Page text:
Though Aakash is a sophisticated surface-to-air (SAM) missile system, meant largely for what is called “area defence”, like defending Delhi’s air space – the primary work-horses of the AAD are anti-aircraft guns, which are for ‘point defence’ that can move with a armoured brigade, let’s say.

Nobody is willing to put a figure on the modernisation process of the AAD. A source, “The figure cannot computed like that as it is an aggregation of approvals coming from the top.

The AAD at the moment has three types of anti-aircraft (AA) guns, which are all of 1980s vintage. These are L-70, ZU-23 and Schilka. The last delivery that the AAD has got is that of the Tangushka 30 mm AA guns from Russia in 1998. Tangushka guns were meant by the Russians to replace the Schilka, but since Indian army did not purchase the guns in enough numbers the Schilka’s continued to remain operational.

Now, all three L-70, ZU-23 and Schilka are being upgraded with new radars. And the guns are going to be refurbished by the Ordnance Factory Board workshops.

Then there is the very short range, Igla missiles, which reach up to five kilometres.
Is India's Defense Budget Adequate?
India is modestly increasing its defense spending by 11 percent to around 2.47 trillion rupees ($40 billion) for the fiscal year 2015-2016 starting on April 1, according to Finance Minister Arun Jaitley’s federal budget speech last Saturday. The allocation for defense in the current fiscal year is 2.2 trillion rupees ($35 billion).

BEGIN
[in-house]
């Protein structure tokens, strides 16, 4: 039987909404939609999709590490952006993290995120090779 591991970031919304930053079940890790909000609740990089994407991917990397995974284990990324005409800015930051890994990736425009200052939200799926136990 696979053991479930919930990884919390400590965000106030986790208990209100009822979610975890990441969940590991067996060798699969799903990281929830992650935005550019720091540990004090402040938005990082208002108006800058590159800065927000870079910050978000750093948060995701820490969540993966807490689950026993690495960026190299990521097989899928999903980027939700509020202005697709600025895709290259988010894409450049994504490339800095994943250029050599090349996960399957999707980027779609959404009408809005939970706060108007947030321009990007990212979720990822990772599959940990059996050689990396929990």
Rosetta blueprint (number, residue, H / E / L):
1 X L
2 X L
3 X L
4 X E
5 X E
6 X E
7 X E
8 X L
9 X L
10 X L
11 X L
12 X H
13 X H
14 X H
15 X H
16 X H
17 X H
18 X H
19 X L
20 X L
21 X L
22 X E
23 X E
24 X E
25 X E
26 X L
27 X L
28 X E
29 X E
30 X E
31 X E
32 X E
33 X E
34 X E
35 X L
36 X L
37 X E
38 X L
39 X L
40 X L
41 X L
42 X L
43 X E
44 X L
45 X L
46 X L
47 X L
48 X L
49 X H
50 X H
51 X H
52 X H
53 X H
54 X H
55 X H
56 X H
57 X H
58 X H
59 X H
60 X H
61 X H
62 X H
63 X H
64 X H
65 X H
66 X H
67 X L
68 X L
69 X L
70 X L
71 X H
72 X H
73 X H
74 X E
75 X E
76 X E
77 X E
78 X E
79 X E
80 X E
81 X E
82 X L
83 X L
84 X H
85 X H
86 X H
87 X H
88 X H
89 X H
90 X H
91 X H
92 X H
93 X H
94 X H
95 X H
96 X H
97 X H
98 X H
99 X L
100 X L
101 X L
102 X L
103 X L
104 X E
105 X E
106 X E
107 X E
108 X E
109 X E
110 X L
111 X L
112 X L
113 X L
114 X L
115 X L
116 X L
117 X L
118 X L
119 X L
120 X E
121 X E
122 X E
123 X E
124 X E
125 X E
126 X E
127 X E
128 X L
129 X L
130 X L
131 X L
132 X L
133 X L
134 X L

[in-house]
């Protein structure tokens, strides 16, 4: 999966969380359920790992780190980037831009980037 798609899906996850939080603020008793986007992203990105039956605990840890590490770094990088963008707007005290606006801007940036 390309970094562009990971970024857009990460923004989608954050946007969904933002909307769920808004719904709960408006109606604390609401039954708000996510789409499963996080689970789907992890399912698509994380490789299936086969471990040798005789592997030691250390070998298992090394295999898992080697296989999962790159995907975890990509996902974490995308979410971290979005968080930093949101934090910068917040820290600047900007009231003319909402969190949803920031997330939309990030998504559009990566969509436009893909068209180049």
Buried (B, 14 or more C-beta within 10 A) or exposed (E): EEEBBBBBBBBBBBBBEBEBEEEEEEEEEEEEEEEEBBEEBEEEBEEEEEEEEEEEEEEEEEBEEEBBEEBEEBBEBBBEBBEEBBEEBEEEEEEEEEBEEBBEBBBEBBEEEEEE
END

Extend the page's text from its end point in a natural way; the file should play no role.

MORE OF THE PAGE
The core message in the Indian Finance Minister’s statement was the push to become less dependent on foreign military know-how and imports and to revive the Indian defense industry.

“We have been overdependent on imports, with its attendant unwelcome spin offs. We are thus pursuing the ‘Make in India policy’ to achieve greater self-sufficiency in the area of defense equipment,” Arun Jaitley stated during his speech.

India is already the world’s largest weapon’s importer (in 2013, New Delhi spent $6 billion on buying equipment), largely due to a moribund domestic defense industry. India is expected to spend $100 billion over the next decade on a defense upgrade program.

The Modi government, which made military modernization one of its top priorities, in August 2014 increased the stakes that foreign defense contractors were allowed to hold in joint defense ventures from 26 percent to 49 percent.

According to the Wall Street Journal, India only received $5 million in direct foreign investment in the defense industry over the last 14 years, in comparison to the $10 billion each that the telecommunications and automobile industries sectors were able to attract over the same period.

Whether Modi’s “Make in India” policy will be successful remains to be seen. One principal problem is that India’s arms procurement process requires offsets and technology transfers, which some Western defense contractors (notably from the United States) are not willing to do. However, there are already some encouraging signs.

In February 2015, India’s Kalyani group and Israel’s Rafael Advanced Defence Systems entered into a joint venture, the first of its kind since India raised the ceiling on foreign investors’ stakes. Kalyani will own 51 percent and Rafael 49 percent of the enterprise. “This (JV) will include a wide range of technologies and systems, like Missile Technology, Remote Weapon Systems and Advanced Armour Solutions,” a press release said.